A player piano (also known as pianola or autopiano) is a self-playing piano, that contains a pneumatic or electro-mechanical mechanism that allows to reproduce music on perforated paper rolls. It can be played as a normal piano as well. The player piano of the BC placed at the East Room, near the piano from Granados, comes from the family Arnús.
The stained glass window of the room Prat de la Riba
The stained glass window is a work make of watercolor and acrylic on glass by the artist Xavier Aballí; it is part of the process of remodeling in the 90s. The sheets are from a newspaper of the day when the remodeling was completed, on Sunday 16 December 1996.
The tapestry of the anteroom of Engravings
It is 500 cm long and 550 cm wide, made of silk and wool. The tapestry from 16th century “Mercury when sees Herse” is part of the series “Loves of Mercury and Herse”, distributed among various institutions. Specifically, four more tapestries of the series are in the room Prat de la Riba of the Institut d'Estudis Catalans. The one of the BC has been recently restored at the Centre de Documentació i Museu Textil de Terrassa.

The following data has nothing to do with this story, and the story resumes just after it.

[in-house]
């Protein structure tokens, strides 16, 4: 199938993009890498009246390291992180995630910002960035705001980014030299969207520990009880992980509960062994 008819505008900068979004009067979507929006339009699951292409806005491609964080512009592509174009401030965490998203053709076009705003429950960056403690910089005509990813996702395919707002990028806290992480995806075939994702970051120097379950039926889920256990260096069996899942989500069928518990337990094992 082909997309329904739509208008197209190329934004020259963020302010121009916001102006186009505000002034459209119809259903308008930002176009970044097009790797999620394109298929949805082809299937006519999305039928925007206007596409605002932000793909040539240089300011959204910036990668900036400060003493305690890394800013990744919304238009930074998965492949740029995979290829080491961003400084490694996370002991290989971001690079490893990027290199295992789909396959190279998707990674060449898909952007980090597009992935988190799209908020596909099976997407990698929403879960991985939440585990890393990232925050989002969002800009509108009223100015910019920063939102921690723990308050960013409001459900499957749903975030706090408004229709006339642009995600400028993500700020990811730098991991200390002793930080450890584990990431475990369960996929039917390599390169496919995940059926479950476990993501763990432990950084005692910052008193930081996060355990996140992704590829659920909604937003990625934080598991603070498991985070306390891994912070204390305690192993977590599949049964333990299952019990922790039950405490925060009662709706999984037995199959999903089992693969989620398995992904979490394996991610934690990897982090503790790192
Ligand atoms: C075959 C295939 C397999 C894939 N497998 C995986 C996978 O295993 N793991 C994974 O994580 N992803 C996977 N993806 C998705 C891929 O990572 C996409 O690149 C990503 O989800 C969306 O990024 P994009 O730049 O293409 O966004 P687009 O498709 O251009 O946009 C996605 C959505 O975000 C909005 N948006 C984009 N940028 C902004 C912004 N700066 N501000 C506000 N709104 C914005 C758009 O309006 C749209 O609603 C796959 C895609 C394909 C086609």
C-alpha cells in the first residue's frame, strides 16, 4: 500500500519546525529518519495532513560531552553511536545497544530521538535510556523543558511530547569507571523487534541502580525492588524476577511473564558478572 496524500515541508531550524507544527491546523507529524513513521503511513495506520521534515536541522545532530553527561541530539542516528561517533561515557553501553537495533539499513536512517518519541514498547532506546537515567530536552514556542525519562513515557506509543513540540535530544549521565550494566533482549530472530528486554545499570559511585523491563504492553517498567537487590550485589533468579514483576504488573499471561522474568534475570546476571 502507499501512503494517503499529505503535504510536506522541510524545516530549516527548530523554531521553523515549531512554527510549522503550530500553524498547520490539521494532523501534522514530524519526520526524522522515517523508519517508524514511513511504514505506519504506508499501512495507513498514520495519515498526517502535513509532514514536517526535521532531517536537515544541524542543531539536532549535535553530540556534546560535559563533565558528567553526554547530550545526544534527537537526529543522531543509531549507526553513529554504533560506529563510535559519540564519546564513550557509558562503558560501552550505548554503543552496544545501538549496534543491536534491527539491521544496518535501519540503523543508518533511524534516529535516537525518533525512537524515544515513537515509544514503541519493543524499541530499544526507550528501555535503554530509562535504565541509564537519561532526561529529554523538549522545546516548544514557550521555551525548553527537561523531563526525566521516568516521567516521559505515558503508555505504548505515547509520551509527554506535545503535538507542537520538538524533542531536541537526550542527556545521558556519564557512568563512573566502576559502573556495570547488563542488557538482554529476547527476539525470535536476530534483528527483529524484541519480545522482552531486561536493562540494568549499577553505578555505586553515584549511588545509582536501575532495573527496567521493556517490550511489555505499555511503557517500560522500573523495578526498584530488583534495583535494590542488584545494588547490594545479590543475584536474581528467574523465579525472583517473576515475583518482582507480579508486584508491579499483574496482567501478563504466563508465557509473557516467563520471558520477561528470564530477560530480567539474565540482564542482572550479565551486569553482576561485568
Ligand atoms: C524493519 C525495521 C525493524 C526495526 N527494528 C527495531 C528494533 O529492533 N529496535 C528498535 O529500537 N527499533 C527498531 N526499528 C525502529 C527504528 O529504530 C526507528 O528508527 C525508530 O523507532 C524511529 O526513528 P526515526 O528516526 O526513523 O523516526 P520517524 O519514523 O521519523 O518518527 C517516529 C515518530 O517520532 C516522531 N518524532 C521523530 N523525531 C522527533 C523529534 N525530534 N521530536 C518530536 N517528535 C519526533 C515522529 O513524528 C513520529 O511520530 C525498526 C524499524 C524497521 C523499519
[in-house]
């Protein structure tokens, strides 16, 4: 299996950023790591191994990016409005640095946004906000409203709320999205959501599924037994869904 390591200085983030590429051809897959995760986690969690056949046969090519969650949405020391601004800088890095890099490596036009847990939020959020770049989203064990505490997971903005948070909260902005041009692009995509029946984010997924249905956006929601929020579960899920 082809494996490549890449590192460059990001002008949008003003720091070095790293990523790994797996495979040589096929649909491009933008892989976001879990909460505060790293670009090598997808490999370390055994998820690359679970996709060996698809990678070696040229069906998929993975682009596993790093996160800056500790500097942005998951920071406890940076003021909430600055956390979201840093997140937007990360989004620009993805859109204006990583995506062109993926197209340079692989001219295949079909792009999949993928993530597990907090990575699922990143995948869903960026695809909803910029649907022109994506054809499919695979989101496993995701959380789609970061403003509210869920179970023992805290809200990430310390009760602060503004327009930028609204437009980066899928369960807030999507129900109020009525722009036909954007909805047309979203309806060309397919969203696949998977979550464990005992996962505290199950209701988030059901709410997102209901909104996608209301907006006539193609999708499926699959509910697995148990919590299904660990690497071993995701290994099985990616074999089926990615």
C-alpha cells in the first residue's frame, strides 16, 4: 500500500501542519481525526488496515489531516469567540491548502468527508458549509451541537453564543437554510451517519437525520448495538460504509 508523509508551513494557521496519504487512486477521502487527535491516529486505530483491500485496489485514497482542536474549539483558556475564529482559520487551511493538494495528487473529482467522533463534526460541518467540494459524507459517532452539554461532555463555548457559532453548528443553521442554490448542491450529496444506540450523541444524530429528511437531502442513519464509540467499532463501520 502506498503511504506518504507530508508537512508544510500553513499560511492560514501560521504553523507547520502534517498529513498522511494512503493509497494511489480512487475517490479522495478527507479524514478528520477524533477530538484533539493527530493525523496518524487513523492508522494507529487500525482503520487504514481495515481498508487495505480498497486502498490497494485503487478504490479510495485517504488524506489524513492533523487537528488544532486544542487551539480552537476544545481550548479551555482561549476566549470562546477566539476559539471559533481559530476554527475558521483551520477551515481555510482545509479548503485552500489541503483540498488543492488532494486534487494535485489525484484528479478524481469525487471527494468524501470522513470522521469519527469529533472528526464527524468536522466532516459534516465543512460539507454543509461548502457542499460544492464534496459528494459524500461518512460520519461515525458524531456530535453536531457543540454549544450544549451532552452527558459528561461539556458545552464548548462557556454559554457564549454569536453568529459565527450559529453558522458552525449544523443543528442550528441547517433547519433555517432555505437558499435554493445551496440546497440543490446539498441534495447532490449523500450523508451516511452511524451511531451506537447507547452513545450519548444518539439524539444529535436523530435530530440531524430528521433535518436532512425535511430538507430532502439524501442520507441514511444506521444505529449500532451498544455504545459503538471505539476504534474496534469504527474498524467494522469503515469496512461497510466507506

The Civil War
The library did not close doors during the Spanish Civil War, although it worked at half speed. It remained opened until 24 January, 1939, some hours before the entrance of franquist troops at Barcelona.
The “red” user’s cards
During first years of Franco regime all the library user’s cards issued from July, 1936 to February, 1939 were retired, as indicated at the book of records “Los números señalados al margen con una línea de lápiz encarnado que son desde 26.423-26.667 han sido inutilizados por ser de época roja y las tarjetas retiradas y destruidas”.
It started in 1990 and by July 1991 the online catalog was available. There were 6 opac computers in the general reading room, those so big with black screen and green letters (the kind known as “dumb” terminals). At that time people talked of “mecanization” instead of computerization.
The first web was released in 1997. Since then there have been five different designs.